BBC R&D

Posted by BBC Research and Development on , last updated

Updates from the last two weeks of work in the Internet Research & Futures Services team of BBC R&D

A "cultural probe", in the form of a postcard, about memories

Voices and audio

As reported last time, we're developing some synthetic voices to learn about which people prefer. This sprint was mostly project planning, and with a deadline of December, it's time to go from a technology exploration to making the thing. We've been thinking about what accents would be representative of the UK, probably about 7 regions with a few different voices in each - maybe 20 synthetic voices in all. We've started recording the voices and accents needed using a makeshift recording studio; it needs about 2-3 hours of reading a specific text. So far Andrew and Libby have been recorded and synthesised.

Tom and Henry, after testing version 1 with some NFTS students, have been planning the next phase of "Looking for Nigel" - an outdoor audio augmented-reality (AR) story experience. We're also aiming to refine the "Not a Robot" AR experience, developed by our QMUL interns. Rosie has started her PhD placement and Rishi's time with us concluded with a talk on his audio archive explorer.

Machine learning and algorithms

The team have reached three milestones in their planned work. First, a new neural net architecture for Kaldi that has made it two times faster, three times more memory efficient and more accurate than our competitors. The team deservedly treated themselves with a cake. Second milestone was a minimum-viable product of an evaluation dashboard and third was porting the package to Python.

Alex has been working on the synthetic voice work described above - he's tidied up the git repository and documented the work. And Ollie, who's just finished his placement with us, is off on a mini-placement with the News team in Delhi.

Our QMUL interns, Saba and Taner have been exploring multimodal recommendations (combining different techniques to make better recommendations), including extracting text features from programme subtitles. The team is also planning a hack week on recommendations and micro-genres. Chris has created a Welsh version of our Starfruit text tagging system, but it's lacking training data, so he's investigating that problem. Importantly, if solved, we could then tackle other minority languages.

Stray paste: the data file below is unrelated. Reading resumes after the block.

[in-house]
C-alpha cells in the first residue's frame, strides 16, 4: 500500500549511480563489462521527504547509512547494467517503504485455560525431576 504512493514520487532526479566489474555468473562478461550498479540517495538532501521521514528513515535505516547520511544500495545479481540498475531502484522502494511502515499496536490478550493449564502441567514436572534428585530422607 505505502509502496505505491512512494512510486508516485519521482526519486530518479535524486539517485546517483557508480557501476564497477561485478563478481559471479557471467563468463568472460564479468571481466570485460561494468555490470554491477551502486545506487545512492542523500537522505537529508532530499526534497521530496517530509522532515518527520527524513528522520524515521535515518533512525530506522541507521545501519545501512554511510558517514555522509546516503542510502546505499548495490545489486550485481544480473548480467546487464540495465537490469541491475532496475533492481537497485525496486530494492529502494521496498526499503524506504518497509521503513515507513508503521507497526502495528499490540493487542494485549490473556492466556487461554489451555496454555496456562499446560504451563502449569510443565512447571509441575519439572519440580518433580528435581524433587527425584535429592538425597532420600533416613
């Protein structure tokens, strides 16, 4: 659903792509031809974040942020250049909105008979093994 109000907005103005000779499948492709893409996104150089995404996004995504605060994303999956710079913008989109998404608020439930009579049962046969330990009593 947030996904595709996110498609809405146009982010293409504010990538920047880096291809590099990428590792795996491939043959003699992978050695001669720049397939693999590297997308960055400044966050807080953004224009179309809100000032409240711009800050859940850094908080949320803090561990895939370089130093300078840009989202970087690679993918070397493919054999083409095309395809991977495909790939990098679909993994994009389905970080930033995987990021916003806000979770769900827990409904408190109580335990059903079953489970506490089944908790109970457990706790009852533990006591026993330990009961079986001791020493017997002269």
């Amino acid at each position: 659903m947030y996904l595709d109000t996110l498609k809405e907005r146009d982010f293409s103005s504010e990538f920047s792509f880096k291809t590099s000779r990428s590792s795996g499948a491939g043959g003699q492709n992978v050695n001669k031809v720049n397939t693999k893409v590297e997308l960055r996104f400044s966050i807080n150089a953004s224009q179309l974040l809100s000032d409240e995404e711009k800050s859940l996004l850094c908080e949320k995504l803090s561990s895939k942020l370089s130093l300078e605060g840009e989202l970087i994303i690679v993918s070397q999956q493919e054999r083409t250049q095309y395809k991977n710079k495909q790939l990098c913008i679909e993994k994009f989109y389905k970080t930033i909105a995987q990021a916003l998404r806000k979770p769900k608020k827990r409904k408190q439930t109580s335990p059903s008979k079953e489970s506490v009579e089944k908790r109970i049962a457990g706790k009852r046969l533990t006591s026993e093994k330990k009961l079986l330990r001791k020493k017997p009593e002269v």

Alicia and Kristine have been working on playlists - using machine-learning to extract features that might make musical sense, like loudness, dissonance, tempo or key. They're now building a demo of this to show what they've done.

Elsewhere

David and Holly are designing cultural probes - activities and questions that people can respond to - for a diary study with 18-25 year-olds on memories. One of the postcards they've designed for this is shown at the top of this post. This sprint we were also supposed to be working on fact-checking, but the timing went a bit off. So Libby has been contacting BBC journalists and we're interviewing them next week about what they might need from a fact-checking tool.

Lastly this week, at our team meeting Henry reflected on his visit to Ars Electronica, a festival of art, culture, technology and society in Linz, Austria. It was much bigger than he expected - "4 floors of art, with a giant art bunker underneath". Its theme was "the midlife crisis of the digital revolution". He reported that there were some good AR installations, lots of wibbly-wobbly GAN videos, swarming robots and immersive sound. Overall it was a good spread of technology R&D and art.

Henry at Ars Electronica

Recommended reading

An interactive murder mystery, but you have to learn SQL to solve it
How men and women use FixMyStreet differently
How can we develop transformative tools for thought? is a great essay on tools for thinking, and a new mnemonic format for learning.


This post is part of the Internet Research and Future Services section